On January 2, 2018 this matter was settled for $63,000 in cash (net of legal fees of $37,000) and $32,370 of marketable securities of Monaker. The amount is recorded in gain on legal settlements in the accompanying statement of operations.

 

Indemnification. We are required to indemnify RealBiz against all damages, costs and expenses resulting from events occurring at RealBiz prior to January 2, 2017. In addition, the Spin-Off Agreement expressly states that we are required to indemnify RealBiz against all damages, costs and expenses resulting from the Monaker Lawsuits. The Company received a settlement from a pending matter with Realbiz Media Group, Inc., the parent, in the amount of $30,000 in January 2018 and also received 4,163,315 shares or Realbiz Media Group common stock in March 2018 valued at $16,653. The amount is recorded in gain on legal settlements in the accompanying statement of operations.

 

Representations and Warranties. Pursuant to the Spin-Off Agreement, we and RealBiz make customary representations and warranties such as with respect to our capacity to enter into and the validity and enforceability of the Spin-Off Agreement.

 

Convertible Promissory Notes

 

Mr. Aliksanyan and Mr. Grbelja are both officers and board members of the Company were issued convertible promissory notes in the amount of $12,500 each. Mr. McLeod is our President and also a board member was issued a convertible promissory note for $12,500. All notes were issued during August 2018. (See note 8).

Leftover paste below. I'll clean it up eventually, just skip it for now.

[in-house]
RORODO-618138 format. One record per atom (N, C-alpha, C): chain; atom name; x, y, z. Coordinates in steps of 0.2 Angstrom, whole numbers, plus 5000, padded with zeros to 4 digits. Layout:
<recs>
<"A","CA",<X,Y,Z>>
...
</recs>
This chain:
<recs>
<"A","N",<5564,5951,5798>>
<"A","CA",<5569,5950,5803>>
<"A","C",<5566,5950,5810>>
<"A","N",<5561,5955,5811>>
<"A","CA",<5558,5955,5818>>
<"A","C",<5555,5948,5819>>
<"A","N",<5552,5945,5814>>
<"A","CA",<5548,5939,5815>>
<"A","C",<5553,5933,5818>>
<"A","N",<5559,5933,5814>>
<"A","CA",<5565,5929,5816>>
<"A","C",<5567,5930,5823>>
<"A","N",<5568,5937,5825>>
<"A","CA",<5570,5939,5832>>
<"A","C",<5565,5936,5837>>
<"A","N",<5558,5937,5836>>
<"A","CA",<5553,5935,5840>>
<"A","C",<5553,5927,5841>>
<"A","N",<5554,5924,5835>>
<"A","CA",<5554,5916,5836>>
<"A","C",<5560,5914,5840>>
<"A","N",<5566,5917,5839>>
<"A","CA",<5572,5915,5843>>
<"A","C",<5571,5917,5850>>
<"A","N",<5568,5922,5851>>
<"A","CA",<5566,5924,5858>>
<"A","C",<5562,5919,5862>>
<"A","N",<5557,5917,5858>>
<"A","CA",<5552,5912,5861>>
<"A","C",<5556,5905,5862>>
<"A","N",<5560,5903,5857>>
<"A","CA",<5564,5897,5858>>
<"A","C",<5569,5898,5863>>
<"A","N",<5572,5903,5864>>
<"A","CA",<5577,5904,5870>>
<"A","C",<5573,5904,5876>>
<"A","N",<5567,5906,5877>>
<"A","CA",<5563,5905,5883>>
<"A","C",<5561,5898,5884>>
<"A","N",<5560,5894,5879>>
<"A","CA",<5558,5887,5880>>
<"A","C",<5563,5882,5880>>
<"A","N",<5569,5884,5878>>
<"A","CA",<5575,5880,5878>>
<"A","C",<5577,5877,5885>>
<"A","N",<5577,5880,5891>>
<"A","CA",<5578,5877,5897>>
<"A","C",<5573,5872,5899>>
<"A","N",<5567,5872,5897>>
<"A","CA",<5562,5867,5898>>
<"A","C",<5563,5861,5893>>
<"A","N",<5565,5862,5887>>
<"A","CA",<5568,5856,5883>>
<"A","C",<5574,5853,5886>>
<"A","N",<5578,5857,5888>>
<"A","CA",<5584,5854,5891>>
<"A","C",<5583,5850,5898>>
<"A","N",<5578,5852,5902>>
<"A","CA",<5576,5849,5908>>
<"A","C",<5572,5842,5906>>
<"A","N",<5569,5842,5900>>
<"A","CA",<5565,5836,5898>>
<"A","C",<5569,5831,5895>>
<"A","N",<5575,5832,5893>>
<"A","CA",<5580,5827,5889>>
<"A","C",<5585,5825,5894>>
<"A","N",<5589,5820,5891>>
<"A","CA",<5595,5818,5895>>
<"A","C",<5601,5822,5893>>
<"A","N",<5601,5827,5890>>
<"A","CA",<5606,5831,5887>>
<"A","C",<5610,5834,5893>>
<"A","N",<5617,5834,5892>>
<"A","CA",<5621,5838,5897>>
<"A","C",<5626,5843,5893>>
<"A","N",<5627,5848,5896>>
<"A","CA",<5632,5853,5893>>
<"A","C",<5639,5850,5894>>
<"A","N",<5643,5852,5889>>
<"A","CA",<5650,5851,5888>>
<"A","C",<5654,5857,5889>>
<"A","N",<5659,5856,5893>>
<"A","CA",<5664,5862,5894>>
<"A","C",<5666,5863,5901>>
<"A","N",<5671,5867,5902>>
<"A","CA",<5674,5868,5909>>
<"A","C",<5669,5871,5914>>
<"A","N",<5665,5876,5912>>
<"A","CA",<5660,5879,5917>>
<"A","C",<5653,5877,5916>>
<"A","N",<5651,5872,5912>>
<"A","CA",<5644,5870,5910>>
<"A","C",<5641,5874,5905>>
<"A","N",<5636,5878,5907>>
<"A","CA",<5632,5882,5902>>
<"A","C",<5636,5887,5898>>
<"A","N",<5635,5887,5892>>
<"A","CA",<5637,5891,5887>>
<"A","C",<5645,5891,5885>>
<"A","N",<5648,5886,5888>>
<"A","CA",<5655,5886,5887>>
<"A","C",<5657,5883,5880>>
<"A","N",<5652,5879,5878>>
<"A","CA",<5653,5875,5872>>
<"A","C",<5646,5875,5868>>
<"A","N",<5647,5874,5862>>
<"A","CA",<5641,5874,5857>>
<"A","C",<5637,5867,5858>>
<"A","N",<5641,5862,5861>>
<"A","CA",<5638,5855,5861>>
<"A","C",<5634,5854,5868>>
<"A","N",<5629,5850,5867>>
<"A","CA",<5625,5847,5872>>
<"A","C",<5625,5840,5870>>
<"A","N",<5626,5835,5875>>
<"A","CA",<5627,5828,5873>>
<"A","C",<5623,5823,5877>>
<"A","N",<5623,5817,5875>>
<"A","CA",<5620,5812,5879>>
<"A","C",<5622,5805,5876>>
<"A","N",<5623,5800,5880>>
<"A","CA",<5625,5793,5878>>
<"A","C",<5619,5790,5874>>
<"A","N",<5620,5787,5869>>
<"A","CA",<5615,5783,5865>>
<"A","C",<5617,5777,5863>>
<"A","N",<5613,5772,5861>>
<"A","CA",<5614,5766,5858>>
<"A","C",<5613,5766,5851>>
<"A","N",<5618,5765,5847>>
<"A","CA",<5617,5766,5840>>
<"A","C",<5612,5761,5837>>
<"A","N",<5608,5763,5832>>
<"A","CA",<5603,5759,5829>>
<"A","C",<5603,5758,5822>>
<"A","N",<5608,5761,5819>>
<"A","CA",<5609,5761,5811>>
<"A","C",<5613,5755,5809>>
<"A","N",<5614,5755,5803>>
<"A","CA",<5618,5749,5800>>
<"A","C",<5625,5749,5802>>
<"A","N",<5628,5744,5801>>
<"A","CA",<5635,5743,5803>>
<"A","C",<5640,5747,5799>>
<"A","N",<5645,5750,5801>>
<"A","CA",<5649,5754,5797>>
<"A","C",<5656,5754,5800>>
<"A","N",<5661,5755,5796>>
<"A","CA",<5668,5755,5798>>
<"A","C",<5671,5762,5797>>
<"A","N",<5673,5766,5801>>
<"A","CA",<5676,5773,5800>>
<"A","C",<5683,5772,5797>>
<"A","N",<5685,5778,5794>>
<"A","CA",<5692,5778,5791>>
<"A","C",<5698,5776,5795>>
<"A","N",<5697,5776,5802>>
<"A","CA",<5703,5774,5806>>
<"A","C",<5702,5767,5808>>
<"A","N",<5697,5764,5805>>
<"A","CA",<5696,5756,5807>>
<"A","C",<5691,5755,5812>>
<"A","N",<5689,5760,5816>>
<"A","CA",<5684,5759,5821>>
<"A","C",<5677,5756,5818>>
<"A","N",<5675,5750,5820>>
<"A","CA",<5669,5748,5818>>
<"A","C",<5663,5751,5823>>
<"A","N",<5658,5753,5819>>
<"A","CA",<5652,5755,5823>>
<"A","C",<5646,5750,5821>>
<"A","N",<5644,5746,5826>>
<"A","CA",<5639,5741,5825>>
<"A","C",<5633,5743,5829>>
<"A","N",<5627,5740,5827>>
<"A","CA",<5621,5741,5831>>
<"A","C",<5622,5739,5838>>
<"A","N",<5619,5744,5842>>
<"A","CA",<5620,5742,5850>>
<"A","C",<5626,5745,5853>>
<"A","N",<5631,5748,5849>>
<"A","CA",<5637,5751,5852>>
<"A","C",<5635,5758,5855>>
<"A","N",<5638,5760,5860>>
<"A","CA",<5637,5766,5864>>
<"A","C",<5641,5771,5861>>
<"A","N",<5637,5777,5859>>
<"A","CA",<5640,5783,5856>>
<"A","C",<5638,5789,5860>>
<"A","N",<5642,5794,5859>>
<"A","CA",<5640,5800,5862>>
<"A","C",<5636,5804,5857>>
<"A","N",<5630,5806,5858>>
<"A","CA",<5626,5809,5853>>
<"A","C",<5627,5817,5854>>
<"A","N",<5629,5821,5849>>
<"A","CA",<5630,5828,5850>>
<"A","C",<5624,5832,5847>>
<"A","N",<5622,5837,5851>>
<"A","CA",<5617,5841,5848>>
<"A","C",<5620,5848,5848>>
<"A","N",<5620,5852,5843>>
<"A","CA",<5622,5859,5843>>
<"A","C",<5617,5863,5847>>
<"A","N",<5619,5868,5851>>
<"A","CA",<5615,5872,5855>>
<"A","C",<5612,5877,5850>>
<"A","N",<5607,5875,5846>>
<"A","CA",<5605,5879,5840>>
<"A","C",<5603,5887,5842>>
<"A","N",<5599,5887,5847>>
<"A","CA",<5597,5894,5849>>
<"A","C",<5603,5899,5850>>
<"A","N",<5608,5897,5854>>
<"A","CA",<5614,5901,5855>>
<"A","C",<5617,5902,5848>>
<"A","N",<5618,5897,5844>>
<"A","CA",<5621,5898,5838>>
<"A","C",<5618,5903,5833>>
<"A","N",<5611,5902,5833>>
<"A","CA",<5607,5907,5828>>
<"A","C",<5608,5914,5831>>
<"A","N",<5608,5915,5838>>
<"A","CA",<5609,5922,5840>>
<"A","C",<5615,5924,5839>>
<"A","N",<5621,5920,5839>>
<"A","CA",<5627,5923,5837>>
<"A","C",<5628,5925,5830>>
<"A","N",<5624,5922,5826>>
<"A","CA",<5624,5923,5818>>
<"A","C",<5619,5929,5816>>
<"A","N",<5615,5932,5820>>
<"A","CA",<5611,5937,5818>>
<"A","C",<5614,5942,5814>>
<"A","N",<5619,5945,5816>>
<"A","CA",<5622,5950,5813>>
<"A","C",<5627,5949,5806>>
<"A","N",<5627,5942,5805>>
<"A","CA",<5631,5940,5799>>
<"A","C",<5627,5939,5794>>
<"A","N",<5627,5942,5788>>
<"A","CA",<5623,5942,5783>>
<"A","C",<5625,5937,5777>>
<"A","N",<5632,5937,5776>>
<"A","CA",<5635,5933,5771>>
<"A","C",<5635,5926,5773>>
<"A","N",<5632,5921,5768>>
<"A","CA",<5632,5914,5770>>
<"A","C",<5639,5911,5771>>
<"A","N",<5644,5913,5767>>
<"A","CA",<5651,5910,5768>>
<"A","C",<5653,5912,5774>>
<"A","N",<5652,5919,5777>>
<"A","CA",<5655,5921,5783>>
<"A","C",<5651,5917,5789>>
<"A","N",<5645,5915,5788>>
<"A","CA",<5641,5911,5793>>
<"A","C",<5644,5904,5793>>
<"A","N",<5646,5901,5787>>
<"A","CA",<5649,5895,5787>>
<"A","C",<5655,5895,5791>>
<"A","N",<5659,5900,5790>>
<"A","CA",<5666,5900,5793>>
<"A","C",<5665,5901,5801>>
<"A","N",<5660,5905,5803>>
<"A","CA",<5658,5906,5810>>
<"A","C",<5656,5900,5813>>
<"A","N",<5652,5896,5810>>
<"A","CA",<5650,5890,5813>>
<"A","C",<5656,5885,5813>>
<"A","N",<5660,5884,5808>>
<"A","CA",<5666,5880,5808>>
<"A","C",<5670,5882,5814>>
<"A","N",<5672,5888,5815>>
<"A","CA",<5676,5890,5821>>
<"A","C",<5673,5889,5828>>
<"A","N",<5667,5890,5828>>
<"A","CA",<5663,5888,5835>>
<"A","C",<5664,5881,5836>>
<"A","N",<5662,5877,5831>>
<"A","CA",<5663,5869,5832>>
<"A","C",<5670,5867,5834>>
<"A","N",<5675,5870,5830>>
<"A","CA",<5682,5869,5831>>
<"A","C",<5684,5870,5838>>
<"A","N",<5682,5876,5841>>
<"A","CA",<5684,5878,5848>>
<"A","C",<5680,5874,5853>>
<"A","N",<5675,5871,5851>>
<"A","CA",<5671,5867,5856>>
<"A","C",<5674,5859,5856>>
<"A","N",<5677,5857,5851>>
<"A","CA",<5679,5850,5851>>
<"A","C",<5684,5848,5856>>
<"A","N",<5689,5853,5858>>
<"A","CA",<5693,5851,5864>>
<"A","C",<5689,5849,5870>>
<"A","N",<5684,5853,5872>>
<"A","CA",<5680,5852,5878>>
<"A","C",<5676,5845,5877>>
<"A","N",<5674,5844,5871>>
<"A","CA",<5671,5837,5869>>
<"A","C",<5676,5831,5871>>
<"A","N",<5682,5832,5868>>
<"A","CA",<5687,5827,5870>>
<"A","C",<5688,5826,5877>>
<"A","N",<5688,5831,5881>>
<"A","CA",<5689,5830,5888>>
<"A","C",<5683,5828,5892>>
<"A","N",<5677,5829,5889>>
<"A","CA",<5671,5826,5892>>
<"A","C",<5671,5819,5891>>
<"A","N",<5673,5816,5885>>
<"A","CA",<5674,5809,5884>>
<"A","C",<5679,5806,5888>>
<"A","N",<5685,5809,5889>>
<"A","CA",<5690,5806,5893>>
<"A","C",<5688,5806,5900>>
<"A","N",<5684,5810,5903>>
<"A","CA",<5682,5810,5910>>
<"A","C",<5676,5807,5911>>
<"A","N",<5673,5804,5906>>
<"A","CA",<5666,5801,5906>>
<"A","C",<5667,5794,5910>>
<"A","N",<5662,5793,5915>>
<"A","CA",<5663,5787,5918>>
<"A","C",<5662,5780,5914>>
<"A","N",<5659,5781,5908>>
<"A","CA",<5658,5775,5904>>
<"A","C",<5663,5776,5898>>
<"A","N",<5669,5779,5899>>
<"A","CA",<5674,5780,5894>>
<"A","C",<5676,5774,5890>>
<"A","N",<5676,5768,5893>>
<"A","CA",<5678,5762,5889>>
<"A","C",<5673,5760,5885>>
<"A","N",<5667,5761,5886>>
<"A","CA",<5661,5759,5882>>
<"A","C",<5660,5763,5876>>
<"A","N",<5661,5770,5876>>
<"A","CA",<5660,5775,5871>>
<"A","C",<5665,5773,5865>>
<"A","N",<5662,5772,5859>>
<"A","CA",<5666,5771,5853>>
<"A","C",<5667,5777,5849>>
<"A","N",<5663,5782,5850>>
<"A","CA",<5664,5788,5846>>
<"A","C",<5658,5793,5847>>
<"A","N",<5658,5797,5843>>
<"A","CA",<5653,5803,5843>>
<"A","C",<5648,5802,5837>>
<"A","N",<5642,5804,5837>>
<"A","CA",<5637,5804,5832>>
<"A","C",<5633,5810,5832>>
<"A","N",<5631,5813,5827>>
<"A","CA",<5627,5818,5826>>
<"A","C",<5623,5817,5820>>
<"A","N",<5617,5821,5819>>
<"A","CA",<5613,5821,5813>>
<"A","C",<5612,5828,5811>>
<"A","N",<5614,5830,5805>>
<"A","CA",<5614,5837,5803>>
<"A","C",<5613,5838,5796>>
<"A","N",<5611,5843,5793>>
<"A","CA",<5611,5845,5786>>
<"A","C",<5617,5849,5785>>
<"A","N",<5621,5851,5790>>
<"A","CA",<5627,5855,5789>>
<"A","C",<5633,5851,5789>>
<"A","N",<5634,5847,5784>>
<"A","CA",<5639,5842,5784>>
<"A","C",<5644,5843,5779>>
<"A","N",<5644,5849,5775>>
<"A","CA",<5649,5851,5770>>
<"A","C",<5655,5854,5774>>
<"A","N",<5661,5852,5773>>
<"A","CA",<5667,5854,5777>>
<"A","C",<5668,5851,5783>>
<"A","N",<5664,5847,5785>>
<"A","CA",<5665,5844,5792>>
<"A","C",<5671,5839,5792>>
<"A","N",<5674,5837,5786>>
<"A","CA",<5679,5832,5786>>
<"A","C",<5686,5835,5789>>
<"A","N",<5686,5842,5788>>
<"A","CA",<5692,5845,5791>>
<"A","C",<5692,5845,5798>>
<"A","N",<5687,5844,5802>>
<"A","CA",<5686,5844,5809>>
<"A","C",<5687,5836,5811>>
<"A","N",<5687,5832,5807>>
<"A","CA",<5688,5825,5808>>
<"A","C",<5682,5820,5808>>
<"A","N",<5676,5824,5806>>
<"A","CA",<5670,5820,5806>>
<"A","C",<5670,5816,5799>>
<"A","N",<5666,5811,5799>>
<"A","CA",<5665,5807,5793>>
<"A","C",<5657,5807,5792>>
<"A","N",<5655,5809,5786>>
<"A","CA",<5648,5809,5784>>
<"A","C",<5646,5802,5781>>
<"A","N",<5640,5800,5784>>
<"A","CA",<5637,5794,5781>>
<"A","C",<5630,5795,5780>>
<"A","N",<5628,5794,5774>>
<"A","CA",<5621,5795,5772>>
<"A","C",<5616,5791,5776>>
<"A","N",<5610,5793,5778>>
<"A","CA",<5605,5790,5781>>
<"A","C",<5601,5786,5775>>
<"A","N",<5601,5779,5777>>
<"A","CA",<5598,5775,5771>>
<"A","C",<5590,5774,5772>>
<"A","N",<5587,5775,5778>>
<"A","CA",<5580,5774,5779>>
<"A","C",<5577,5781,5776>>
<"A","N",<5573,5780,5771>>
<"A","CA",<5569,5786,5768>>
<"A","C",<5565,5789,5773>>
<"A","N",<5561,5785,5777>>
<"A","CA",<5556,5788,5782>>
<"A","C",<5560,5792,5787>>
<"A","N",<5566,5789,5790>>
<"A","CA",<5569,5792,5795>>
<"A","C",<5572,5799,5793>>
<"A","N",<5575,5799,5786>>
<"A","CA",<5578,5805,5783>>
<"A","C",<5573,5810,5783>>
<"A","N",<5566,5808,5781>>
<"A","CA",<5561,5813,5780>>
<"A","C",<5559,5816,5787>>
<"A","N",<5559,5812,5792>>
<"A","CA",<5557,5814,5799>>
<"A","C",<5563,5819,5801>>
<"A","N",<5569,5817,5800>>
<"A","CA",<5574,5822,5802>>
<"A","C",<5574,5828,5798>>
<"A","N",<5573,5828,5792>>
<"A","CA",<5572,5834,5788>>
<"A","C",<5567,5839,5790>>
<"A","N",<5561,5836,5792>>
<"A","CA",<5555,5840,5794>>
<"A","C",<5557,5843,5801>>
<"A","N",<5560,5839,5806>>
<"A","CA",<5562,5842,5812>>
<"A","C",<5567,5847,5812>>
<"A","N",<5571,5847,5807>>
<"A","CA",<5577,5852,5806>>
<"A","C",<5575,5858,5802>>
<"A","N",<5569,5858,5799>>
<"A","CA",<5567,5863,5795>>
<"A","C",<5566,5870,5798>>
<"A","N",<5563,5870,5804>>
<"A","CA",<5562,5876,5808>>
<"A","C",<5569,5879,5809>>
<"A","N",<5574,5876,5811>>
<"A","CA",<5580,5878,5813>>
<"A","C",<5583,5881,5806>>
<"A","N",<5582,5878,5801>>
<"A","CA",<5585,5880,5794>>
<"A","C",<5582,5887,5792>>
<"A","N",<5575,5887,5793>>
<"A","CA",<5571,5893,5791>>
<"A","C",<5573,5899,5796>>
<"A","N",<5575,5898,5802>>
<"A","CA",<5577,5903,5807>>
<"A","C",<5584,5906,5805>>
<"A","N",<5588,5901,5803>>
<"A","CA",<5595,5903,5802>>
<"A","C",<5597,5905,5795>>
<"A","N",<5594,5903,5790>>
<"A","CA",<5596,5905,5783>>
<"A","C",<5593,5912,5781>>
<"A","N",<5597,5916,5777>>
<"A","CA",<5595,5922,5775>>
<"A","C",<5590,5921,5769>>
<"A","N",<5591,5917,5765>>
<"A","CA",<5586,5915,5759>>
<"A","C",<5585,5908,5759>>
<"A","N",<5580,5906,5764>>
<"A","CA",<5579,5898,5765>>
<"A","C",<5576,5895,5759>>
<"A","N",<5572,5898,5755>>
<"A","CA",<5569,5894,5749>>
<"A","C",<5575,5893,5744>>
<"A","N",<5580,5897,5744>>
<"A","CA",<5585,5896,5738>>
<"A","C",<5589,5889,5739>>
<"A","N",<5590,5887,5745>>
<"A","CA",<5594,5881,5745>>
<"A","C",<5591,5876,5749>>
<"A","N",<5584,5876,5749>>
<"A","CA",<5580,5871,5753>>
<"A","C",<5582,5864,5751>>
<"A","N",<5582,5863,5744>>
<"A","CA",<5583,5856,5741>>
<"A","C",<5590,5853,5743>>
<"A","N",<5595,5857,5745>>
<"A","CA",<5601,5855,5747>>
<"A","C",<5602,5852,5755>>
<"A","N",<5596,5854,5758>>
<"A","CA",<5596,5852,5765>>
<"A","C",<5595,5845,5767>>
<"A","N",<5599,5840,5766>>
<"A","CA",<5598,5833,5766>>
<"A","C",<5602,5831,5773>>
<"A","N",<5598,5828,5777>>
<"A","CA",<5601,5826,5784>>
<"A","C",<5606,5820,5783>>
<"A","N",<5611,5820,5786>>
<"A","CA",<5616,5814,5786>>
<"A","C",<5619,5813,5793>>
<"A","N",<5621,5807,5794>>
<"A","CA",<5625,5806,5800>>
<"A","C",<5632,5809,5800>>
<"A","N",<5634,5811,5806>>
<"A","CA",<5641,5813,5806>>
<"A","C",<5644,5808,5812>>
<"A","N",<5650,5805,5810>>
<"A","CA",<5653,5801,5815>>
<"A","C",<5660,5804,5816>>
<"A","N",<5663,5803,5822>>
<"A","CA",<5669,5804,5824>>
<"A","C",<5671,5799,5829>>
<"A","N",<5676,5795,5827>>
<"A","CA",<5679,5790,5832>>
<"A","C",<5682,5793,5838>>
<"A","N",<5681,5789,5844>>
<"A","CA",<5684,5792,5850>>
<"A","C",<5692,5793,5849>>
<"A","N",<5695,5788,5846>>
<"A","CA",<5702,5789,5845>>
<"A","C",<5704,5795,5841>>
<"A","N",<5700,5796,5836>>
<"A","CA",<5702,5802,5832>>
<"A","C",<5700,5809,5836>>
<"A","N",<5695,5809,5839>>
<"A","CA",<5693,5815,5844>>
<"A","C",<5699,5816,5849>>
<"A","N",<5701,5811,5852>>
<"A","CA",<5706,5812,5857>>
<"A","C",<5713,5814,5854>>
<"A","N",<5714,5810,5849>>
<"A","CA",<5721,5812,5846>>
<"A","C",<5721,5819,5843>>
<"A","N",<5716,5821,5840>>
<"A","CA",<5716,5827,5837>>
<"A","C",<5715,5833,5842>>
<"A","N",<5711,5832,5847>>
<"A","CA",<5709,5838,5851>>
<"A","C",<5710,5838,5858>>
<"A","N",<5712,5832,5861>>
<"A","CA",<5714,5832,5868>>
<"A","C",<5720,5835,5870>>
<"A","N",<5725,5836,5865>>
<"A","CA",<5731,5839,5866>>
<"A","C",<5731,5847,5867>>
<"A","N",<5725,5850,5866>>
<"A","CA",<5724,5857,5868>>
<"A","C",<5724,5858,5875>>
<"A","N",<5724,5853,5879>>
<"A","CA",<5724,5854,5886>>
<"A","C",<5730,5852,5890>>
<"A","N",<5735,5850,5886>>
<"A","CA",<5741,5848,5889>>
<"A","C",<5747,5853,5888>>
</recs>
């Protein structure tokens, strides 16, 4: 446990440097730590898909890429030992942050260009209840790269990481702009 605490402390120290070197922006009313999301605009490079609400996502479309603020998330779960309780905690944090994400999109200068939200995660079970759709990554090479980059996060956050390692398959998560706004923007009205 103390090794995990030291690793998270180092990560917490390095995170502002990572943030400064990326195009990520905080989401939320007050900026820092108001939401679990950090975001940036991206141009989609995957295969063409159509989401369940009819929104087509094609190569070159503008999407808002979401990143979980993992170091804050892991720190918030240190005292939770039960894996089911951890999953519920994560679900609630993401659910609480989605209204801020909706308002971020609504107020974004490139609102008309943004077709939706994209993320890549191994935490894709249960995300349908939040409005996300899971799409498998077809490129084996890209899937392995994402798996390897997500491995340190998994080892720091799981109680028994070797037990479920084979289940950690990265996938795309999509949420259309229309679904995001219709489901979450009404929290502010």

Series A Convertible Preferred Stock

 

Included in the year ended November 30, 2019, Mr. McLeod, director and President purchased 280,000 Series A preferred shares in exchange for $70,000.

 

Common Stock Purchase Warrants

 

On August 20, 2019, Common Stock Purchase Warrants were issued to the following officers and directors: Alex Aliksanyan, the Chief Executive Officer and a Director, was issued warrants to purchase up to 420,000 shares of Common Stock. Thomas Grbelja, the Treasurer, Secretary and a Director, was issued warrants to purchase up to 230,000 shares of our Common Stock. William McLeod, the President and a Director, was issued warrants to purchase up to 150,000 shares of our Common Stock. In connection with these issuances, the Company recognized compensation expense in the amount of $176,564.

 

  F-15 
 

 

NOTE 7: STOCKHOLDERS’ EQUITY